This work, first published in 1863, relates the biography of a complex, visionary reformer from his birth in 1091 to his death in 1153, capturing in the process the major currents of twelfth-century politics, culture and faith. From the foundation of the Cistercian Abbey of Clairvaux to its rise as a centre of monastic austerity and devotion, the book traces Saint Bernard's participation in the seismic events of his day, including the creation of the Knights Templar, the rise of scholasticism and the preaching of the Second Crusade. Told in a lucid, anecdotal style by the Victorian essayist, biographer and political reformer James Cotter Morison (1832-88), whose friends included Matthew Arnold and Thomas Carlyle, this is an important work of Victorian medievalist criticism, capturing the spirit of its own age even as it evokes the spirit of another.
Table of Contents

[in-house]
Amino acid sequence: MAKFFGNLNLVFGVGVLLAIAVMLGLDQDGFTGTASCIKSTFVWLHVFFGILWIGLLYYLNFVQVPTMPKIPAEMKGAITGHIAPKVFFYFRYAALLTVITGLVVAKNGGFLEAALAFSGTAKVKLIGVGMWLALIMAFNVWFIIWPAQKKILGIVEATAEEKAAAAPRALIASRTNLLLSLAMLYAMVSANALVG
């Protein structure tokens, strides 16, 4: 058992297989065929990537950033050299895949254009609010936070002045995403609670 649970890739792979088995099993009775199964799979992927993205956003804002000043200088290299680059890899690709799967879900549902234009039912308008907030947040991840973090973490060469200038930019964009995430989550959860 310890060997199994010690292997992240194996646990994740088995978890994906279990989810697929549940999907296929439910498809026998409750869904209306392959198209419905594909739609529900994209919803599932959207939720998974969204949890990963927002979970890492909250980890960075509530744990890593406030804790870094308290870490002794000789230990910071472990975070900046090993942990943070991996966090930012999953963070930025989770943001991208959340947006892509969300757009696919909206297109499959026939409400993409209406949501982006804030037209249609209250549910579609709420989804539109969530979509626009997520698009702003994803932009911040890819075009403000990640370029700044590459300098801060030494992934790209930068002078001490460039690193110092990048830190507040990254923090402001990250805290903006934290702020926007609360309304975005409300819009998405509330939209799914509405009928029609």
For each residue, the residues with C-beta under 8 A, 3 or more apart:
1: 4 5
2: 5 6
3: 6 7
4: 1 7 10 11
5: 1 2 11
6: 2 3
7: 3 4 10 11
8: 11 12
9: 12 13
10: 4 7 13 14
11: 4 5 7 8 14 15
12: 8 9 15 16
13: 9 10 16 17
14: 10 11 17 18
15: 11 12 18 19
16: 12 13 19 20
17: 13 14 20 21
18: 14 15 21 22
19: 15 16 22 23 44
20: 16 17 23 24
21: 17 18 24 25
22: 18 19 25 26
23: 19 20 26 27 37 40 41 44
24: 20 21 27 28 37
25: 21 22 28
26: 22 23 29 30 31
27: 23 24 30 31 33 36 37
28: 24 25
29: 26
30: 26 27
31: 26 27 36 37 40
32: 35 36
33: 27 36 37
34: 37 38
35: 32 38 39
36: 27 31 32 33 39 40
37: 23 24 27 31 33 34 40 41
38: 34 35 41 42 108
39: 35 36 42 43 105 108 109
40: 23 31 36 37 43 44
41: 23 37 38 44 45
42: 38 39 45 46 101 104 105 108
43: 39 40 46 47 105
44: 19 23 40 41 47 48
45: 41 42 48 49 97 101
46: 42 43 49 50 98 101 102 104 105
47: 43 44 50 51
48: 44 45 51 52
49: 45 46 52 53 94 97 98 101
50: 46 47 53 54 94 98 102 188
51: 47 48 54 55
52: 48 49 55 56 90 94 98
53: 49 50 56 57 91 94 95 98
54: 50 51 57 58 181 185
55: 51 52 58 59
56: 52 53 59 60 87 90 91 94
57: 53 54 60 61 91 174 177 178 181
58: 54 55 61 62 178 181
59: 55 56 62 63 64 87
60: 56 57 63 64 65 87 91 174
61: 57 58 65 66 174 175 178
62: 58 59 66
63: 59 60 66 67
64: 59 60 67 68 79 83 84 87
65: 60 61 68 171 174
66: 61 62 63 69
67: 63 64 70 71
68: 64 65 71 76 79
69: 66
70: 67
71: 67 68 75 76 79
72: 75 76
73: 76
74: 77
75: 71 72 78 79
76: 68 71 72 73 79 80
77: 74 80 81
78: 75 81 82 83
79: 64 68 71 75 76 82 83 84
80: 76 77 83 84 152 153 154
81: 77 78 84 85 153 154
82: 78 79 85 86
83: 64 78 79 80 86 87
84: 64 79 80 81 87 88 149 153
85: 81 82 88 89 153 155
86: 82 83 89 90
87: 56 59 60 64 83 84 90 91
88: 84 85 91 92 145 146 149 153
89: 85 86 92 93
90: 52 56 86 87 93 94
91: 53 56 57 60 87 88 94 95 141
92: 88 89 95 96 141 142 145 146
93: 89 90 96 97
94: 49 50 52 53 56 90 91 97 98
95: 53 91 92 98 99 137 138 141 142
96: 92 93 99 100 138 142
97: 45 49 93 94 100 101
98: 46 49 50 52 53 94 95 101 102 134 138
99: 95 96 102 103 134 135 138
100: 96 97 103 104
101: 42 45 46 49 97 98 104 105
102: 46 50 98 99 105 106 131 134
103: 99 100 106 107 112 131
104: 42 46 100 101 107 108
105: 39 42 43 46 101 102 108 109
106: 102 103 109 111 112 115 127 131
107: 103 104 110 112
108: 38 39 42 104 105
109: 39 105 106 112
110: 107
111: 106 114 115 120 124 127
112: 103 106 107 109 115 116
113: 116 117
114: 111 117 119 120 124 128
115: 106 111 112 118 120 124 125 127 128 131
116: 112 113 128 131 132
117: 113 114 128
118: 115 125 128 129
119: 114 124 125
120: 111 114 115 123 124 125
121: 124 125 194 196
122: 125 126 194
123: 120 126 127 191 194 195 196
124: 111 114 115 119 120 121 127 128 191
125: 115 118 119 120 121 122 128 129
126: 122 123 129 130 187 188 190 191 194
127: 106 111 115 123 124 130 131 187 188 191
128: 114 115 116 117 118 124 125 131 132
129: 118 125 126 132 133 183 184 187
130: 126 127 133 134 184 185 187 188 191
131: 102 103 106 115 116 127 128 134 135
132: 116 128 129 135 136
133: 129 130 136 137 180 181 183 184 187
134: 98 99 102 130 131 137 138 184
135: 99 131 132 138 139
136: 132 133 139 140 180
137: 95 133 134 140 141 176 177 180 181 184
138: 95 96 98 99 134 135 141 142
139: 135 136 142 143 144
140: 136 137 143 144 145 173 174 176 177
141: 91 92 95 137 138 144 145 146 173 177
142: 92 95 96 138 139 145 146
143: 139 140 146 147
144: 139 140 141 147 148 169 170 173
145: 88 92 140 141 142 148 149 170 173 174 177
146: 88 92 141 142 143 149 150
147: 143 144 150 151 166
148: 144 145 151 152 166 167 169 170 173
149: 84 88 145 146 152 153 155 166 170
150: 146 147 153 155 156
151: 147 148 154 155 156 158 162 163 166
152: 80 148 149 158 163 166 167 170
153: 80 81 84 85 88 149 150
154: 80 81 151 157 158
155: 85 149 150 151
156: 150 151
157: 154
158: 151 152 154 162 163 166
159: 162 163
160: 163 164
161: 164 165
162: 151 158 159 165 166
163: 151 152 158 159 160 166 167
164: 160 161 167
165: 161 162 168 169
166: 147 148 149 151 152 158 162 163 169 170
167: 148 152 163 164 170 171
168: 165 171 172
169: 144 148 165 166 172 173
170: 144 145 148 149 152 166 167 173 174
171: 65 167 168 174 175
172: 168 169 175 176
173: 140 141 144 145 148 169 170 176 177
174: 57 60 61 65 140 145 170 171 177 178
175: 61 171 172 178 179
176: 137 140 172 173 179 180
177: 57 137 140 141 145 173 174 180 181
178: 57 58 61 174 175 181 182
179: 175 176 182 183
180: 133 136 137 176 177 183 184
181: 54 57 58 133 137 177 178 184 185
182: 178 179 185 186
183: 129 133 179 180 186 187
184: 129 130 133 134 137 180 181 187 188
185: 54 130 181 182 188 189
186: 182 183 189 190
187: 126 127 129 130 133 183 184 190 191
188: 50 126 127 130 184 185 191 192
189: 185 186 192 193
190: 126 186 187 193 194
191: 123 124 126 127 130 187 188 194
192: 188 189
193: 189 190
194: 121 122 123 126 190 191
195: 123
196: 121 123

Book I: 1. Saint Bernard's birth; 2. Choice of a career; 3. Growth of Citeaux; 4. Foundation of the Order of Citeaux; 5. Saint Bernard's friend, William of Thierry; 6. Visits to Paris; 7. Secular episode; 8. Quarrel with the Bishop of Paris; 9. Literary compositions; Book II: 1. Death of Pope Honorius II; 2. William, Count of Aquitaine, still favours Anacletus; 3. Converts at Clairvaux; 4. Third journey to Italy; 5. Death of Saint Bernard's brother, Gerard; Book III: 1. Letter of William of St Thierry to Saint Bernard and the Bishop of Chartres; 2. Life of Peter Abelard up to the Council of Sens, AD 1140; 3. Theology of Abelard; 4. The Council of Sens; 5. Saint Bernard as a monk and ruler of monks; 6. The Immaculate Conception; Book IV: 1. Condition of Syria and the East up to the middle of the Twelfth Century; 2. The Second Crusade preached by Saint Bernard; 3. The Second Crusade; 4. Acts of Saint Bernard during the progress of the Crusade; 5. The last years of Saint Bernard.